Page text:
She is kind of family in a far-fetched way, this little girl I have known since she was one. At that age, she was hanging on her extremely obese mother, crying out loud when she saw new faces. Her life was chaotic with no structure and the social services were already engaged.

At two I got to see a little more of her because she stayed with her grandmother in a house beside our summer house. Still anxious around new people, she spoke only a few words. Nevertheless, once she got used to us, she was happy to participate in family life: played with pots on the floor, slept in her pushchair on our walks, and sat in our knees.

Of course I worried: is it fair to give her all this love and attention for a few weeks and then disappear from her life once again? But I convinced myself that it’s better with as much love and attention as possible, than indifference. Maybe she would store it somewhere and use it when most needed.

By the third summer her life had become even more chaotic: her parents had divorced, she experienced poverty, moves, and moves again. But preschool had done wonders to her development and I was no longer that worried about her cognitive abilities. She was not afraid of us anymore and for many long summer mornings – when her grandmother was not well enough to get out of bed – she was with us. Our children treated her as a little sister. They told her stories, painted her nails, and took her on discovery walks. More love for her to store for worse times.

The beauty of being able to give, what you yourself have gotten, struck me as I watched my children engage with her. I remembered the Hungarian story of the old woman who found a kid (as in baby deer) with a broken leg and took it home to cure it. Her dog and cat befriended the little animal, just as they themselves once had been taken to heart by the old woman.

Those worse times came for the little girl soon after that third summer. Her mother had committed suicide – luckily on the week when she was with her father. Although the little girl didn’t have to find her mother dead she was taken to the morgue to see her. She was prepared by her hand being put to the porcelain sink in the bathroom to show her how cold her mother would feel like.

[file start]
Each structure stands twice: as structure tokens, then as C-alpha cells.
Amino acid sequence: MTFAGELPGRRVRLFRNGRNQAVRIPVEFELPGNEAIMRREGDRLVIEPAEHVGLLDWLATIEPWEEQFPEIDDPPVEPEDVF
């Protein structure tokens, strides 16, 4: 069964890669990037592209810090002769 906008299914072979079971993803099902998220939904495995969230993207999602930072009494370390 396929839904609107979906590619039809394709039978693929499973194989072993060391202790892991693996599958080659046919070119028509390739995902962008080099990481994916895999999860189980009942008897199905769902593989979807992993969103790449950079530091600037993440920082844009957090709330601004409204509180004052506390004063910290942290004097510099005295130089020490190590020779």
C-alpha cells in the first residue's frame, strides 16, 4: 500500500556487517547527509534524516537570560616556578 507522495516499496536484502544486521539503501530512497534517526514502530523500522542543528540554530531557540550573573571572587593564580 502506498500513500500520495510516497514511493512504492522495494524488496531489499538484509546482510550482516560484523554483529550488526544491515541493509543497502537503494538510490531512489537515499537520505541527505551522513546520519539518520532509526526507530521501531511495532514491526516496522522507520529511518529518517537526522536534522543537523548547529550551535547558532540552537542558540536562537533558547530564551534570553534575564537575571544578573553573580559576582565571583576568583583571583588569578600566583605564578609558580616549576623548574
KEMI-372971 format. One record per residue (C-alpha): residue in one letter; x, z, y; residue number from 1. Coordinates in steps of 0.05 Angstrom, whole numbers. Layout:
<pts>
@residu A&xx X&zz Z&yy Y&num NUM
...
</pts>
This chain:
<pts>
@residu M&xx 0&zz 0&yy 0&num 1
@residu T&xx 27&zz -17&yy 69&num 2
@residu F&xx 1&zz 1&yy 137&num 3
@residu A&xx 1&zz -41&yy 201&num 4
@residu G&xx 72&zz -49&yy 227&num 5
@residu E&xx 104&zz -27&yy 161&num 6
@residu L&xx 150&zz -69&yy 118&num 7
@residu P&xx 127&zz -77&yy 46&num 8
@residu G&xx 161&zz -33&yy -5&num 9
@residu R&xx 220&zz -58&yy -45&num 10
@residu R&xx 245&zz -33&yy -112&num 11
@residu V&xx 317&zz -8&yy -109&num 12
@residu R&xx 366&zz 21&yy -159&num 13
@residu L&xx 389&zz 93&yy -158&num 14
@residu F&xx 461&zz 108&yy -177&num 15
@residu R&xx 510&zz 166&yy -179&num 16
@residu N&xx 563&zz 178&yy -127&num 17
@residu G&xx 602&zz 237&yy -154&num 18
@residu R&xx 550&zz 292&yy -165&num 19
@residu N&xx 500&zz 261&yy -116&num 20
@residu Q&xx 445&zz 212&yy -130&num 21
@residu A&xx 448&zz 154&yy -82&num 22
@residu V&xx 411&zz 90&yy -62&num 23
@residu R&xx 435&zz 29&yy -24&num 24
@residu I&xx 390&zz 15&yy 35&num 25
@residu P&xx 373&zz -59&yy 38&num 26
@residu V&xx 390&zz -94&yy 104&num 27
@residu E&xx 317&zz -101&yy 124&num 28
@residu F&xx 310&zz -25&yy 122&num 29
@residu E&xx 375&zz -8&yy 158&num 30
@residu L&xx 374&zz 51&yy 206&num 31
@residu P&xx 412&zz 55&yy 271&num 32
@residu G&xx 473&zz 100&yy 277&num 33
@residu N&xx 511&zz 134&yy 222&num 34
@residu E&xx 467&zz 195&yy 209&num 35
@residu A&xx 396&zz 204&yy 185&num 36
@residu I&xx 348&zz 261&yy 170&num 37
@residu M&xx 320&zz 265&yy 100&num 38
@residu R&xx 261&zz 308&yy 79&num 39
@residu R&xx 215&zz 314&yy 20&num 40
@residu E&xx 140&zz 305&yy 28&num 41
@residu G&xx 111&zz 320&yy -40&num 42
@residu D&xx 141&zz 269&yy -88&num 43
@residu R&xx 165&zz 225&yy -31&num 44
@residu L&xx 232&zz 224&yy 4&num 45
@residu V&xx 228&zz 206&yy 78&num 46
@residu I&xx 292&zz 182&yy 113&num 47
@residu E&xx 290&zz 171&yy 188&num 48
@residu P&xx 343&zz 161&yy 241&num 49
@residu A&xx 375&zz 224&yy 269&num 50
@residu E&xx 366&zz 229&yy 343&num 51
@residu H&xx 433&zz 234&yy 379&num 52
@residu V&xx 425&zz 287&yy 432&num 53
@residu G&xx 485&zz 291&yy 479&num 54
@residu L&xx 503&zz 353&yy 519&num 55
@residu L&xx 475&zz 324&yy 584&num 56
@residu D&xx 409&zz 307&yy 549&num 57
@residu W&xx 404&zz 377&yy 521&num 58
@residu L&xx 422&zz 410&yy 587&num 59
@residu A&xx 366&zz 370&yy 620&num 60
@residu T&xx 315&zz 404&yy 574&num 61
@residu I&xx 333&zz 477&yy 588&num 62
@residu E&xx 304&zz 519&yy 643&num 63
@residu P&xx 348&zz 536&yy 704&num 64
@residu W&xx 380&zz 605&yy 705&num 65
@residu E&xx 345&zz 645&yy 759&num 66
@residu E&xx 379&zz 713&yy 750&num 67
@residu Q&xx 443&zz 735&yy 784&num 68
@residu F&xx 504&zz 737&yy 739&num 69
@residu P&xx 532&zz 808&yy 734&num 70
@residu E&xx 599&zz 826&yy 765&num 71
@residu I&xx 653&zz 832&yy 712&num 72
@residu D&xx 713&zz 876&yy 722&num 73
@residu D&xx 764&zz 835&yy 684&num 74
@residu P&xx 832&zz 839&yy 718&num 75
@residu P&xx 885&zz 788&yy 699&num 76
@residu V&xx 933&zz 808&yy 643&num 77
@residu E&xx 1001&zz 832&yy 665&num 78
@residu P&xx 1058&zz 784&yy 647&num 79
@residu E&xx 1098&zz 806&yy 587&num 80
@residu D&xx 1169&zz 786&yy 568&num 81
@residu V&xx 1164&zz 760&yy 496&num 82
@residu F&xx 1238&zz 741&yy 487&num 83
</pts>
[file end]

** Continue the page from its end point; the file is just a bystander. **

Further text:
With no mother and a father with cognitive difficulties I was sure the social services would opt for out-of-home placement. We would then have some big decisions to make. But rather than doing so, massive supports were planned and put into place, albeit pretty half-heartedly. There was also some family back-up, but most of all, the wondrous preschool personnel, who brushed her teeth, treated her eczema, and had extra clean clothes and breakfast prepared for her.

On this fourth summer she recognised us right away. Apparently she told her grandmother that I had missed her and marched right over to our house. She is now here as much as she can. Says yes to everything: water colouring, swimming, even brushing her teeth. She remembers our bicycle adventure from last year and asks to go again and again. She has all her twenty nails painted by my daughters and chatters on all day long.

She eats anything I put in front of her; we bake berry pies, prepare meat balls, and cut fruit sallads. My son is duly jealous of someone taking on the role of the youngest, but is gentle and kind with her and tries to show off his reading skills.

But the one thing she can’t really do is actually to focus when being read to. Already at four she knows Daddy cannot read so well so of course there is no regular reading at bed-time. But wise as she is she knows that learning is valued in our house. So she asks to be taught to write her name and makes me read out loud all the numbers on the jetty, marking the places for the boats. We find her own number there: “4”. She follows it carefully with her finger.


I watch her with amazement; where does she get it from? This appetite for life, this sucking in of love and whatever good things life pleases to give her. The odds are terrible: early attachment disorder, poverty, parental loss, intellectual disability in her genes, inadequate home environment in her epigenome.

And yet, something tells me she will make it. Her resilience leaves me in awe and makes me wonder if we as a society are not underutilizing children’s ability to overcome challenges in our efforts to keep them happy and safe.

1 thought on “Resilience

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